"I think it's a weed."
"I think so too," I agreed, scowling as I stared up at the near 6 foot tall stalks growing in my new-to-me garden. "I'll never be able to get those out of here without leaving a big hole."
"I'll remove them," Marcos assured me, "but first I want to see what happens when they bloom." There were multiple buds at the top of the stalks, ready to burst. Sure enough, the next day the scarlet blossoms had emerged to be admired. I sent a picture to Marcos, who did a google search for the name of the plant. "They're called hollyhocks," he later informed me.
"And it's a weed?"
"No. People buy them and grow them. Those other stalks over there," he said, pointing to another bunch of five stalks at the south end of the yard, "those might even bloom in a different color. They come in lots of colors." A week later I was still surprised by the large pink blossoms presented by the hollyhocks.
We've been in our new house for two months now, and surprises in the garden await us at every turn. It's a veritable paradise in continuous bloom. The snapdragons, a favorite of mine, have withered away in the dry Bakersfield warmth of April, with a promise to return again when the weather is more favorable. In their place some of the more drought-resistant, heat tolerant shrubs and plants have begun to flower. Tufts of lavender grow fuller and more purple every day. The three bougainvillea climb their trellises, their pink petals reaching for the sun, falling and carpeting the ground to make way for fresh new petals. A cluster of fortnight lilies have made their appearance. There are more varieties than I can identify, with new ones cropping up with routine. Though our grass has struggled with the local watering restrictions, the flowering plants have remained resilient.
With the blooms have come the humbingbirds and the bees, peppering the space around the plants. Hummingbirds hover in the air, saturated by the possibilities. Honeybees and bumblebees dance among the blossoms. I was recently stung for the first time in my life, and Marcos was stung the very same day, leading us both to worry about Eden. We'll have to instruct her soon that though the garden is beautiful and appealing and even tempting, it presents a certain danger when we're not careful, a lesson I suppose that will require a lifetime of reminders.
Longing for a touch of the yellow house, I bought a couple of irises. The irises, which first bloomed for me in my third spring at the yellow house, came to symbolize for me a sense of surprise and newness as I found my post-baby loss, post-divorce self. Their bold purple evoked a hope in me that had been smothered to but an ember among the ashes of the life I've left behind.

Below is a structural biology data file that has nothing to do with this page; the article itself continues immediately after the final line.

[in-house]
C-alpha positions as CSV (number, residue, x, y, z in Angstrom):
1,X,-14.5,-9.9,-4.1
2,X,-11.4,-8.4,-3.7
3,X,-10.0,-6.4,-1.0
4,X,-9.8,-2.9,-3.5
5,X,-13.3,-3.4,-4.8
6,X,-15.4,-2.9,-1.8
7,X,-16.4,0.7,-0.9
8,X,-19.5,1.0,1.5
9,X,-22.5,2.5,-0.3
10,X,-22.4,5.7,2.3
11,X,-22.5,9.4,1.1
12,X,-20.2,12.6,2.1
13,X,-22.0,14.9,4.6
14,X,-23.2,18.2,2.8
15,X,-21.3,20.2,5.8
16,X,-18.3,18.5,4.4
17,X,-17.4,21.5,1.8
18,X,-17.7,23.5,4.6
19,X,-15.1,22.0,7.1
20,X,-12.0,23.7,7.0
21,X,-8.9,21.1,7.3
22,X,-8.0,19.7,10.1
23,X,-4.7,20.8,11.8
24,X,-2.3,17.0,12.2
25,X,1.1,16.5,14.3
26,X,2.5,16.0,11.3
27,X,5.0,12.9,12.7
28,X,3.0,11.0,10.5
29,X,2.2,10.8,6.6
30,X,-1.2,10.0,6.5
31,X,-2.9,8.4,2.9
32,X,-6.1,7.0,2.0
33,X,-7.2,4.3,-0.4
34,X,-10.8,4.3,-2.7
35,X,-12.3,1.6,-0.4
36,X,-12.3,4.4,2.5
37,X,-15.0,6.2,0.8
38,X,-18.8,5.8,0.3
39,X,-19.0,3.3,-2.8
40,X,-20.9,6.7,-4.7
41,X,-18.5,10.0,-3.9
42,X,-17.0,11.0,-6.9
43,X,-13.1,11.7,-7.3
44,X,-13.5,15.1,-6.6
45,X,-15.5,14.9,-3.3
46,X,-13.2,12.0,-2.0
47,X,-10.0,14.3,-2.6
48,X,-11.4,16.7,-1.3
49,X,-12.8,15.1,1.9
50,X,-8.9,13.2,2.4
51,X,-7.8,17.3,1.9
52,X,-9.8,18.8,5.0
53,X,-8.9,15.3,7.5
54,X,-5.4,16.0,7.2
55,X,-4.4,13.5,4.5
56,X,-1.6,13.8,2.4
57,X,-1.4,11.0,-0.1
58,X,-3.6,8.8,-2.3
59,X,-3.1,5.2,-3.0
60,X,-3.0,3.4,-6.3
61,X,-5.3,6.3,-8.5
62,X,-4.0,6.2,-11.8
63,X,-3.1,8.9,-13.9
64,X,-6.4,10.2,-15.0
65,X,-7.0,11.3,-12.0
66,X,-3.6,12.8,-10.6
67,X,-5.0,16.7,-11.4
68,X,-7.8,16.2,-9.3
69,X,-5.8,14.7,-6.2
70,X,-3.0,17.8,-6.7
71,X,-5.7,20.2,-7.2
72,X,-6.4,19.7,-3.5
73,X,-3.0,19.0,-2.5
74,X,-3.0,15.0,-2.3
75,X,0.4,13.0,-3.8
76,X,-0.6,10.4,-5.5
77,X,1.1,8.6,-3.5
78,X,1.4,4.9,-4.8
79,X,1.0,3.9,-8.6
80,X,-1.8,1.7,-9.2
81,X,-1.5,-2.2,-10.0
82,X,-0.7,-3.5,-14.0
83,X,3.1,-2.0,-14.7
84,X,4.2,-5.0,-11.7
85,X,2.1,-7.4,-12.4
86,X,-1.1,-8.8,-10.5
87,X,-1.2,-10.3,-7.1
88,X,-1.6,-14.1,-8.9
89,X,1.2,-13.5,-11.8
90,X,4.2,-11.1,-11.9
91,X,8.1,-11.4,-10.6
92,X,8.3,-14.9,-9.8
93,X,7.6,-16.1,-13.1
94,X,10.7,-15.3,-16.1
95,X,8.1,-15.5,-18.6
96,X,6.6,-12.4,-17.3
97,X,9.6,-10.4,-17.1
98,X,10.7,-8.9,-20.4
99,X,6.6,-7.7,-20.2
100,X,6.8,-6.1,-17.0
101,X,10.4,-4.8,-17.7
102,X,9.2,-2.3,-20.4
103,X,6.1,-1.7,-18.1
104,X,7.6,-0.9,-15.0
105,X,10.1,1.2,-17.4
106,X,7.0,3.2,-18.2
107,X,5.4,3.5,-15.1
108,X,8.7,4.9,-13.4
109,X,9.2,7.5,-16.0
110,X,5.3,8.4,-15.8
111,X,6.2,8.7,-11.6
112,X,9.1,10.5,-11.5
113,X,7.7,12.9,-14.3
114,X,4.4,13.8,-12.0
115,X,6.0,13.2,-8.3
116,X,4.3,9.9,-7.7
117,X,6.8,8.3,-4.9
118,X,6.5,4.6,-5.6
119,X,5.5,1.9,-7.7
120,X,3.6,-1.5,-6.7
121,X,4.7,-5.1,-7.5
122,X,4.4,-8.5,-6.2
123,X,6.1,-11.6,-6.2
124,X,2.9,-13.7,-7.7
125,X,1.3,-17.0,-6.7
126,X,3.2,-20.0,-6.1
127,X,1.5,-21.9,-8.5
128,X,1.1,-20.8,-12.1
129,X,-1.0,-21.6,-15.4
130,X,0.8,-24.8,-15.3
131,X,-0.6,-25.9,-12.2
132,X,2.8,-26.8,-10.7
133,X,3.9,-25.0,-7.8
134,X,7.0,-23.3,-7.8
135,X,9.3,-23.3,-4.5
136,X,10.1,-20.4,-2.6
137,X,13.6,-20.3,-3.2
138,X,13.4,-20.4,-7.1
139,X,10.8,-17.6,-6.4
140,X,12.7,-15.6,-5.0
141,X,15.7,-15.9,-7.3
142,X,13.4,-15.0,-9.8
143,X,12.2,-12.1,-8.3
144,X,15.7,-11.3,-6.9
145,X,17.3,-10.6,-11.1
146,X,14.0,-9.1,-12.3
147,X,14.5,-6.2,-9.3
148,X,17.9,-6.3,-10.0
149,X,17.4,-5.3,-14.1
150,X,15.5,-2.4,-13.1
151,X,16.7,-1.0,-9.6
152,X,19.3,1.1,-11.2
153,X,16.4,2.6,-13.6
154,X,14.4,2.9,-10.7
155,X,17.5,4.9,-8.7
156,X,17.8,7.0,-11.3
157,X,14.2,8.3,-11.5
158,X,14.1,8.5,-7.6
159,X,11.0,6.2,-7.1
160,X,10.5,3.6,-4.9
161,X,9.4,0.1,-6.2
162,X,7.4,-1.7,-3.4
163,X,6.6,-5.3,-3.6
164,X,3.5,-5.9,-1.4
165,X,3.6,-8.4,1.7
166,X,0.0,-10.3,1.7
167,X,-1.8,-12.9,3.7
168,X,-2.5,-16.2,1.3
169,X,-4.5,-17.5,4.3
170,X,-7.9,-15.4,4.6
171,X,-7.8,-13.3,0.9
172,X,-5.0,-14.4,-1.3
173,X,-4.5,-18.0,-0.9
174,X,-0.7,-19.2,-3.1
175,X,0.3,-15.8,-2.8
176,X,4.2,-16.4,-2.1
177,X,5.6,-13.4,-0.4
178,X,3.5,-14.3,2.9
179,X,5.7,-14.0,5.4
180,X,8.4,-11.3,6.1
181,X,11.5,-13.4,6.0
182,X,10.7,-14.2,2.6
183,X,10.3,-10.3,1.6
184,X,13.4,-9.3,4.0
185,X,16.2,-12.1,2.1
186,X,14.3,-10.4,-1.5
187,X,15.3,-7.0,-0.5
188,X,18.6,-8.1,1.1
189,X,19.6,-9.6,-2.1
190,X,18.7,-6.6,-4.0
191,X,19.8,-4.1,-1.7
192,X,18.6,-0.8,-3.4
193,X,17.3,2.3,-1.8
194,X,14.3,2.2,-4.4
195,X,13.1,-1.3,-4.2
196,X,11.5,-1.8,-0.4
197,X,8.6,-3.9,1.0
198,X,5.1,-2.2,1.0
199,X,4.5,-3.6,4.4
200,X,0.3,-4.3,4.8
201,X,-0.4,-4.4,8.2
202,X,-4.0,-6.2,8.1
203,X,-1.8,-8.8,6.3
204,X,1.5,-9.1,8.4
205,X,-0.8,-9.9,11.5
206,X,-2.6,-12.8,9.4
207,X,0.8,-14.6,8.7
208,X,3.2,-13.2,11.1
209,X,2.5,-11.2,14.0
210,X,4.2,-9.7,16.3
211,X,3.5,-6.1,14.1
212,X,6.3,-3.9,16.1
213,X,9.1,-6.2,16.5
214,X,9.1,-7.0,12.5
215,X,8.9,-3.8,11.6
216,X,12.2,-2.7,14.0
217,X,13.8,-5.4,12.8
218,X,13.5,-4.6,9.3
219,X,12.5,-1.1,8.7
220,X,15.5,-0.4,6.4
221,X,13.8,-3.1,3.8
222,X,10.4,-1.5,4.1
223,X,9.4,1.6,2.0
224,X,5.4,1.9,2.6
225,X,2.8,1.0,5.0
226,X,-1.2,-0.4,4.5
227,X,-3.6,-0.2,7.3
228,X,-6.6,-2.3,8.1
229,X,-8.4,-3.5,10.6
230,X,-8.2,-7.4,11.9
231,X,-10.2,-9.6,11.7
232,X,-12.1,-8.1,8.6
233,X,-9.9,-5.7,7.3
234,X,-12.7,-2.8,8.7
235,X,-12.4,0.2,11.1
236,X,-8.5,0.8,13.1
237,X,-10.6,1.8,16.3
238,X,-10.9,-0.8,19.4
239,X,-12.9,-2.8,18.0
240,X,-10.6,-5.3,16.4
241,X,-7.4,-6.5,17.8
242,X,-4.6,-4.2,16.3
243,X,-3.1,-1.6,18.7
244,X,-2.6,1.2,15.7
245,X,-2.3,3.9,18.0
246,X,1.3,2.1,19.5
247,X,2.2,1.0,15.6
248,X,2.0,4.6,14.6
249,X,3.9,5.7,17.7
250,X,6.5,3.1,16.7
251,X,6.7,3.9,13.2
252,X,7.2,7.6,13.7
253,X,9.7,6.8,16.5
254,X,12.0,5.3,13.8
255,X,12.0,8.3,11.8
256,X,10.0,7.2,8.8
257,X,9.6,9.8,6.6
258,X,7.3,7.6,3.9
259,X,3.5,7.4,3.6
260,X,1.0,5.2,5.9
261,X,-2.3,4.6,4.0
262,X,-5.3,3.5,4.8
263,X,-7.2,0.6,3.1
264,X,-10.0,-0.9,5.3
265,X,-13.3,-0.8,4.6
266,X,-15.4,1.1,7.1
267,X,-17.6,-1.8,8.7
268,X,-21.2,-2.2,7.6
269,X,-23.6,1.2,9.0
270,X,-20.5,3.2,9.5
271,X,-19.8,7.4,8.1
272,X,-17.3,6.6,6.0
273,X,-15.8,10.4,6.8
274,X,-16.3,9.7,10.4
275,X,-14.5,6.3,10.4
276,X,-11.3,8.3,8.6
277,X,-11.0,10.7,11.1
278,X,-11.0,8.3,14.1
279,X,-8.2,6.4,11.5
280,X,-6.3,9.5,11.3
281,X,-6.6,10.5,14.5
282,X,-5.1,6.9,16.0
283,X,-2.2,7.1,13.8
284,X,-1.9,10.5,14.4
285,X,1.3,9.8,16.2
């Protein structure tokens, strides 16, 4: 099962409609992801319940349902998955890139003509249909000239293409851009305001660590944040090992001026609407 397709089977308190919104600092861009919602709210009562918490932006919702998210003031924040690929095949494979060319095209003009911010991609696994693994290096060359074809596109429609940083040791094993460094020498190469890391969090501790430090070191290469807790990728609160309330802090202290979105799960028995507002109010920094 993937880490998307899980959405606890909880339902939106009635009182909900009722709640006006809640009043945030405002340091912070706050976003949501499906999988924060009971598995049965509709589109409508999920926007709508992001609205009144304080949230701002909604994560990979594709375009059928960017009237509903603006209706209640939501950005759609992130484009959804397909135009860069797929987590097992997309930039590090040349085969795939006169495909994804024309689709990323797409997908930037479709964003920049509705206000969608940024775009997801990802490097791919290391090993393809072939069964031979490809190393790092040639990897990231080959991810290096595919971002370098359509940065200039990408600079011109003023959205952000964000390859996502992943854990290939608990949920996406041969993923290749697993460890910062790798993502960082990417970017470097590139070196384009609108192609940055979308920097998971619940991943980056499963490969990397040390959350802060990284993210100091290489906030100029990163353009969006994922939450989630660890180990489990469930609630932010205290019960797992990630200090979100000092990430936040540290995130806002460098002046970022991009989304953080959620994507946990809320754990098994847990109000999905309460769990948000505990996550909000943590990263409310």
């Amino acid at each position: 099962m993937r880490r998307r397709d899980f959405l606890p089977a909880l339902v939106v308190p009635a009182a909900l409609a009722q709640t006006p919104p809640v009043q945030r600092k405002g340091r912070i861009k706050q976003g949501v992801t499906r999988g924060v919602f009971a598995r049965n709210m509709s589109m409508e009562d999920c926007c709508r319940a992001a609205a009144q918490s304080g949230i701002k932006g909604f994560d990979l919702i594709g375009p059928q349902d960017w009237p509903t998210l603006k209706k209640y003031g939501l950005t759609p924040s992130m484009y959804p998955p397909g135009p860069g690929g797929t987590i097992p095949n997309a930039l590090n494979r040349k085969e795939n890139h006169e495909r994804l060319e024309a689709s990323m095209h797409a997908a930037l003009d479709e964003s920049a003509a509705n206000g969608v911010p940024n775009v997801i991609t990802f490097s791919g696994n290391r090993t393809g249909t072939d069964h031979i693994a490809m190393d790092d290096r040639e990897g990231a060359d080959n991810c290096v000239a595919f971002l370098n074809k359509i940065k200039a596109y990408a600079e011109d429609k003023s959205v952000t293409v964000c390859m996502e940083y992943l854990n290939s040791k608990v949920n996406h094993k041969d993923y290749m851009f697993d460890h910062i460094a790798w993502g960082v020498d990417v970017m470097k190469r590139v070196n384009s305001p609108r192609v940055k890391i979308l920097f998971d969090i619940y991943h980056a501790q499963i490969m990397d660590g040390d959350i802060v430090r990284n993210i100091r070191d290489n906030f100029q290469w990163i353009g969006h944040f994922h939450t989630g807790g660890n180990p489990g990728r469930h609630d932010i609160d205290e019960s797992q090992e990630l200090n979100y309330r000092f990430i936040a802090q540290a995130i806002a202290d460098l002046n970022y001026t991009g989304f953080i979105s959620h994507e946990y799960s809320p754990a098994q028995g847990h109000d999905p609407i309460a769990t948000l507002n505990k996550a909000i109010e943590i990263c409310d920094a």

My thumbs are anything but green and I don't find much promise in the new irises. The irises in the yellow house would have bloomed by this point. . . Except that they haven't. When I make my weekday drive by the yellow house as I take Eden to daycare, I stretch my neck for signs of the irises, but even their proud stalks appear wilted this spring. Perhaps they've left with me.
Maybe my new irises will bloom, and maybe they won't. I hold out a tentative hope, but have learned that they do best when I just stand back and let them grow as they will. With or without the irises, all around me a lush Eden grows, bright and fresh and continuously changing, seeking a delicate balance of love and support without overbearing. The garden is a gift I hadn't anticipated and I'm sometimes overwhelmed by the responsibility. I know that maintaining its beauty will require a series of trial and error, learning when to plant an a perennial and when to give up on an annual and where the sun hits and when and constant lessons in how to keep the bursts of color reappearing year after year.
Trial and error don't seem like the best ways to manage the care of the gifts that I've been charged with, but they are the tools that I have. While I don't like to be unsure, and I don't like to lack a book to consult for a guaranteed answer, I know that I love the hope that bursts from the promise of the flower's bud. I love every stage of growing, from the first appearance of the tender green sprout to the stretching of the stalk to the forming of the bud to the unveiling of the petals. Even with its dangers and uncertainty I'm enjoying every day of my Eden with a heart that sprung anew from the iris.